The Two-spotted Digger Bee Melissodes bimaculata is named for the white patches on each side of the abdomen of the female. The males showed up first, (no patches) on English Lavender and Purple Giant Hyssop, around July 15 last year (2016). At night they slept by hanging on to the leaves of Obedient Plant Physostegia virginiana.
By July 22, the Cuckoo Bees Triepeolus lunatus showed up, at least 5 females and 1 male. They all hung around the Black-eyed Susan (Rudbeckia hirta).
Triepeolus lunatus females hunt for the Two-spotted nests and lay eggs in their cells. When the Cuckoo larva hatches, it either eats the egg or the larva, and then feeds on its nectar/pollen mixture stored in the cell.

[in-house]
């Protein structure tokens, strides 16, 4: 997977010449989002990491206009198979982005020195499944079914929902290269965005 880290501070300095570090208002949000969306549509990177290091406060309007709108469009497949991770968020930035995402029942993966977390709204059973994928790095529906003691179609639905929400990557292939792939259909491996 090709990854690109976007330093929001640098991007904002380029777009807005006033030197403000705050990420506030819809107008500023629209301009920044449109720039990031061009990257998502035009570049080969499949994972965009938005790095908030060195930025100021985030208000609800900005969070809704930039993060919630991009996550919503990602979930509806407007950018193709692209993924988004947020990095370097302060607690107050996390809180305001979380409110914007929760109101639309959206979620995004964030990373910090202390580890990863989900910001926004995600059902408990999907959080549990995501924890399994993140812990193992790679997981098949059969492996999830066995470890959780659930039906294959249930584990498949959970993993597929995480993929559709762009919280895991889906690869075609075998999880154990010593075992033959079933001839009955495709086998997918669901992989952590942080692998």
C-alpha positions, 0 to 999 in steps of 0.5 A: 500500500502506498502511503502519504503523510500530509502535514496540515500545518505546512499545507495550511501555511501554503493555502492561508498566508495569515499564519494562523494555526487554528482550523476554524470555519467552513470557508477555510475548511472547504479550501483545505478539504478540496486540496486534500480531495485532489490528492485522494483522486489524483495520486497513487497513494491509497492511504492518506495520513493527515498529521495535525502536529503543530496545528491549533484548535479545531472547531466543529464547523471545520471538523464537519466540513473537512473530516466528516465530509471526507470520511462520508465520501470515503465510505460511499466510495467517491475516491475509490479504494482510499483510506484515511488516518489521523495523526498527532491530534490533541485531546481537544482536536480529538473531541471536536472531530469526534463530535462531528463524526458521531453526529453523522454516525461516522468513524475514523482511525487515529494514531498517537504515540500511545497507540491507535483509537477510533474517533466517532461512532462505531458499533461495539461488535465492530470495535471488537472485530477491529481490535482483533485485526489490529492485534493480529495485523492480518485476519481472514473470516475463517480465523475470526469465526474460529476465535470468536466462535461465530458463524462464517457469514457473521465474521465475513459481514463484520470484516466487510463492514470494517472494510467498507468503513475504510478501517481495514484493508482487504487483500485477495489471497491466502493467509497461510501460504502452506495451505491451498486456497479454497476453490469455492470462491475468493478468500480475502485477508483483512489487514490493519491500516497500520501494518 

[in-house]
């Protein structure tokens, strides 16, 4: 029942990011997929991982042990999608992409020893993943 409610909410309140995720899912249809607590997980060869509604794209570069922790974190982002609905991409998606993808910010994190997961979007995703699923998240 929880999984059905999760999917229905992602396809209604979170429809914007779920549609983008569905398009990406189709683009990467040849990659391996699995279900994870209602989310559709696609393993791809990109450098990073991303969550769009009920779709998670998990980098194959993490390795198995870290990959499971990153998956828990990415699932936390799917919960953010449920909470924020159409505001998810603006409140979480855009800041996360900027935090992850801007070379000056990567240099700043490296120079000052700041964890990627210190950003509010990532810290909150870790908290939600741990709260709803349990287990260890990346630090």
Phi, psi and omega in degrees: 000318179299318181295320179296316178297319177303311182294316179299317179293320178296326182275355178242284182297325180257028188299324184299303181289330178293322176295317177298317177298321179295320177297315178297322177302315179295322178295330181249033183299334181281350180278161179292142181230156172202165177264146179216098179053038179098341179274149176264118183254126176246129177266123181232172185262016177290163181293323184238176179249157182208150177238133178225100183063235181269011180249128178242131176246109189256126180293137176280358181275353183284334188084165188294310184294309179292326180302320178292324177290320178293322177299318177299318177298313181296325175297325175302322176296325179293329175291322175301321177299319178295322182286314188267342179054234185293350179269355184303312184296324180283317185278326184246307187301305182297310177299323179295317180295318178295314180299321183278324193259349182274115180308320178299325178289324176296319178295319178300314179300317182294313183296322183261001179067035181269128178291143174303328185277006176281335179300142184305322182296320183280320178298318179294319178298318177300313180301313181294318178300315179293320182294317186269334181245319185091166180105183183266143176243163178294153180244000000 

The Two-spotted females showed up around the first of August, favoring the Giant Purple Hyssop and were quite attracted to the pollen on Big Bluestem. They spent the night in their nests near the Obedient Plants.
But the others all slept together on the Obedient Plants! Both the male and female Cuckoo Bees and the Two-spotted males. Not on the same leaf, but very close and quite comfortable with each other.